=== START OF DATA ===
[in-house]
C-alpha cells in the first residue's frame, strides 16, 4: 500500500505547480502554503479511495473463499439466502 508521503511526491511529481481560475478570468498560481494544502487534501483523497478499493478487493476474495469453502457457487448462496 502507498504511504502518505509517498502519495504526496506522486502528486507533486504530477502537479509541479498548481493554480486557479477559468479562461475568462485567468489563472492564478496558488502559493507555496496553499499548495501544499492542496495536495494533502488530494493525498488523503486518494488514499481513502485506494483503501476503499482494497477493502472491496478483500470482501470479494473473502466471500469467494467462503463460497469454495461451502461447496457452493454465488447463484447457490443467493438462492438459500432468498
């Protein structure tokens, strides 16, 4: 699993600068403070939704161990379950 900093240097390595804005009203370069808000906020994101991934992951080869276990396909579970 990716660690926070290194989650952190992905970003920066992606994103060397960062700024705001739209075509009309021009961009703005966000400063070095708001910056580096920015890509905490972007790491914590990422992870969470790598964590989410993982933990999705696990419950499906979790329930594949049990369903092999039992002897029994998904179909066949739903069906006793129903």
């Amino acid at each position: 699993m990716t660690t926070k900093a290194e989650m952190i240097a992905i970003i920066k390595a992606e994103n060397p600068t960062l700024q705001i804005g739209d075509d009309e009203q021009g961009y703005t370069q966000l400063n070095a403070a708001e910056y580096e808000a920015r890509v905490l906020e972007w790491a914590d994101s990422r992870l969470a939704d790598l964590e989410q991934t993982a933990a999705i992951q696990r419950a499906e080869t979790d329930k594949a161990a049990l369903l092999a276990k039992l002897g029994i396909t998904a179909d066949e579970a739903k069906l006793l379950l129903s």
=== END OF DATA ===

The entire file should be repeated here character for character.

[in-house]
C-alpha cells in the first residue's frame, strides 16, 4: 500500500505547480502554503479511495473463499439466502 508521503511526491511529481481560475478570468498560481494544502487534501483523497478499493478487493476474495469453502457457487448462496 502507498504511504502518505509517498502519495504526496506522486502528486507533486504530477502537479509541479498548481493554480486557479477559468479562461475568462485567468489563472492564478496558488502559493507555496496553499499548495501544499492542496495536495494533502488530494493525498488523503486518494488514499481513502485506494483503501476503499482494497477493502472491496478483500470482501470479494473473502466471500469467494467462503463460497469454495461451502461447496457452493454465488447463484447457490443467493438462492438459500432468498
């Protein structure tokens, strides 16, 4: 699993600068403070939704161990379950 900093240097390595804005009203370069808000906020994101991934992951080869276990396909579970 990716660690926070290194989650952190992905970003920066992606994103060397960062700024705001739209075509009309021009961009703005966000400063070095708001910056580096920015890509905490972007790491914590990422992870969470790598964590989410993982933990999705696990419950499906979790329930594949049990369903092999039992002897029994998904179909066949739903069906006793129903």
């Amino acid at each position: 699993m990716t660690t926070k900093a290194e989650m952190i240097a992905i970003i920066k390595a992606e994103n060397p600068t960062l700024q705001i804005g739209d075509d009309e009203q021009g961009y703005t370069q966000l400063n070095a403070a708001e910056y580096e808000a920015r890509v905490l906020e972007w790491a914590d994101s990422r992870l969470a939704d790598l964590e989410q991934t993982a933990a999705i992951q696990r419950a499906e080869t979790d329930k594949a161990a049990l369903l092999a276990k039992l002897g029994i396909t998904a179909d066949e579970a739903k069906l006793l379950l129903s």